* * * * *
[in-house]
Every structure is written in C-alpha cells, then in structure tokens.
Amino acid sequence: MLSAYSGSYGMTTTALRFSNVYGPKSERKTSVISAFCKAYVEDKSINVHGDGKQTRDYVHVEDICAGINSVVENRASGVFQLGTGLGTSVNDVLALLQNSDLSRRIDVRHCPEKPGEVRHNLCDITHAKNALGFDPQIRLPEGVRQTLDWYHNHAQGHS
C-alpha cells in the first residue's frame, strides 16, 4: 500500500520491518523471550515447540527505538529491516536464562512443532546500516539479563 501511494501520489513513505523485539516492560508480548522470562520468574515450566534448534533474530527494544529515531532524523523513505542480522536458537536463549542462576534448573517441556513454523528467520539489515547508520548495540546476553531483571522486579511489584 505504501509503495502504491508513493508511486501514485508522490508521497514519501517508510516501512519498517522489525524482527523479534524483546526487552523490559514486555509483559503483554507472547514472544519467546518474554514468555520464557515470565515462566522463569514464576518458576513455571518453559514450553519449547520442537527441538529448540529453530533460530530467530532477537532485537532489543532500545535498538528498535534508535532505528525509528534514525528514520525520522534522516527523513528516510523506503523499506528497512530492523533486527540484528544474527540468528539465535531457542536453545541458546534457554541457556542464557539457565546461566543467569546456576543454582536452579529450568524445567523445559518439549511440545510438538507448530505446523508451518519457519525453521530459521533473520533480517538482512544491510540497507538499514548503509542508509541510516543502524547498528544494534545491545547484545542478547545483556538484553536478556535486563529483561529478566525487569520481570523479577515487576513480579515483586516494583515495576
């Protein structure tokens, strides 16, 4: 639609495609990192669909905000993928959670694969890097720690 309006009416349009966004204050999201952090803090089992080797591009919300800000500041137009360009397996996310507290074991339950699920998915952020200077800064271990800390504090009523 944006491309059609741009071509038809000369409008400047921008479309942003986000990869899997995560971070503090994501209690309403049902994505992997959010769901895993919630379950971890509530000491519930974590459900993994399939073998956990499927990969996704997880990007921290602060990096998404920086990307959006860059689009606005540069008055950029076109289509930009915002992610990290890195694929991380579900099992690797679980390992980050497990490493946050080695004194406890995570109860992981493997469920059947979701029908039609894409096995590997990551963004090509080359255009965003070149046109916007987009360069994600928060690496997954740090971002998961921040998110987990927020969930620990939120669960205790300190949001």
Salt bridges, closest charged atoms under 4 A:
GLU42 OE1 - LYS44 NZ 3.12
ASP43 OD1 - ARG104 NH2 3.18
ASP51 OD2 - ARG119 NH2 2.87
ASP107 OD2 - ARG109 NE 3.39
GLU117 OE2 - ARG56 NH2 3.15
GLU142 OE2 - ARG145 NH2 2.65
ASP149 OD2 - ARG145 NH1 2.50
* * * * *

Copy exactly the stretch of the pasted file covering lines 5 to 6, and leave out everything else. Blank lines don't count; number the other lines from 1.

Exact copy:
């Protein structure tokens, strides 16, 4: 639609495609990192669909905000993928959670694969890097720690 309006009416349009966004204050999201952090803090089992080797591009919300800000500041137009360009397996996310507290074991339950699920998915952020200077800064271990800390504090009523 944006491309059609741009071509038809000369409008400047921008479309942003986000990869899997995560971070503090994501209690309403049902994505992997959010769901895993919630379950971890509530000491519930974590459900993994399939073998956990499927990969996704997880990007921290602060990096998404920086990307959006860059689009606005540069008055950029076109289509930009915002992610990290890195694929991380579900099992690797679980390992980050497990490493946050080695004194406890995570109860992981493997469920059947979701029908039609894409096995590997990551963004090509080359255009965003070149046109916007987009360069994600928060690496997954740090971002998961921040998110987990927020969930620990939120669960205790300190949001």
Salt bridges, closest charged atoms under 4 A: